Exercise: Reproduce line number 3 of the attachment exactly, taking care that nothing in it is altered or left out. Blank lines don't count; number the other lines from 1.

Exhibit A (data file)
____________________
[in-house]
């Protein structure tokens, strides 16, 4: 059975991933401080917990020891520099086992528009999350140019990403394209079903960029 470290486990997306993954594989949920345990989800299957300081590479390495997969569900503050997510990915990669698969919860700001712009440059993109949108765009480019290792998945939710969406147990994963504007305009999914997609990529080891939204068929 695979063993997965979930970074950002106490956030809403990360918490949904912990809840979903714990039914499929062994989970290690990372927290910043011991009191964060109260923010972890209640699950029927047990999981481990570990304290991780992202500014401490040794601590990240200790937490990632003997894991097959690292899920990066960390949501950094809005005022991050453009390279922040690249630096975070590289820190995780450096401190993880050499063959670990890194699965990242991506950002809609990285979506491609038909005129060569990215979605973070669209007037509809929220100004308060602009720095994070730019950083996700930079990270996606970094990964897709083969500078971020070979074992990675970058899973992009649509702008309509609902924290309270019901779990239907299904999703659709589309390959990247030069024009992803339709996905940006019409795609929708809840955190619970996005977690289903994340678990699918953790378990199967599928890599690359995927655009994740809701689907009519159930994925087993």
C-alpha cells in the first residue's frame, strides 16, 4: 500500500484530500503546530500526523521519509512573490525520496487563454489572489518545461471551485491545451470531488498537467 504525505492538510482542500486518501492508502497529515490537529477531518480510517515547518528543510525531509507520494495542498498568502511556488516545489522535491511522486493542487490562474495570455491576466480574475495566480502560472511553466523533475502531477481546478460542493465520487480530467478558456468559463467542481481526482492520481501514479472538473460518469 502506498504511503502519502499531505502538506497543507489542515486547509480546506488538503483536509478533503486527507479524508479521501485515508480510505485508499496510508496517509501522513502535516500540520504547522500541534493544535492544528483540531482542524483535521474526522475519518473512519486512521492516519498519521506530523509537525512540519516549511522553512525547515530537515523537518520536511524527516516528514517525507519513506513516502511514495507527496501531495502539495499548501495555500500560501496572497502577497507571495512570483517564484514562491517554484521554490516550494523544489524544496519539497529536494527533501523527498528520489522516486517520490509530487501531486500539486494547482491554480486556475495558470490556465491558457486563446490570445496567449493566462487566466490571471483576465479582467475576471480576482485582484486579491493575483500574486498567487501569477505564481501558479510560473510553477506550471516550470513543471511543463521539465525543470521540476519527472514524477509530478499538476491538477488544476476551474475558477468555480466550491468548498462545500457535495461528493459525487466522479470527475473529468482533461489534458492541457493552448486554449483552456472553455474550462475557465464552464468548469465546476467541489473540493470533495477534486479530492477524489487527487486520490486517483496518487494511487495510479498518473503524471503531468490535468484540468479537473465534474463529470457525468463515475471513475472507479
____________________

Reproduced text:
C-alpha cells in the first residue's frame, strides 16, 4: 500500500484530500503546530500526523521519509512573490525520496487563454489572489518545461471551485491545451470531488498537467 504525505492538510482542500486518501492508502497529515490537529477531518480510517515547518528543510525531509507520494495542498498568502511556488516545489522535491511522486493542487490562474495570455491576466480574475495566480502560472511553466523533475502531477481546478460542493465520487480530467478558456468559463467542481481526482492520481501514479472538473460518469 502506498504511503502519502499531505502538506497543507489542515486547509480546506488538503483536509478533503486527507479524508479521501485515508480510505485508499496510508496517509501522513502535516500540520504547522500541534493544535492544528483540531482542524483535521474526522475519518473512519486512521492516519498519521506530523509537525512540519516549511522553512525547515530537515523537518520536511524527516516528514517525507519513506513516502511514495507527496501531495502539495499548501495555500500560501496572497502577497507571495512570483517564484514562491517554484521554490516550494523544489524544496519539497529536494527533501523527498528520489522516486517520490509530487501531486500539486494547482491554480486556475495558470490556465491558457486563446490570445496567449493566462487566466490571471483576465479582467475576471480576482485582484486579491493575483500574486498567487501569477505564481501558479510560473510553477506550471516550470513543471511543463521539465525543470521540476519527472514524477509530478499538476491538477488544476476551474475558477468555480466550491468548498462545500457535495461528493459525487466522479470527475473529468482533461489534458492541457493552448486554449483552456472553455474550462475557465464552464468548469465546476467541489473540493470533495477534486479530492477524489487527487486520490486517483496518487494511487495510479498518473503524471503531468490535468484540468479537473465534474463529470457525468463515475471513475472507479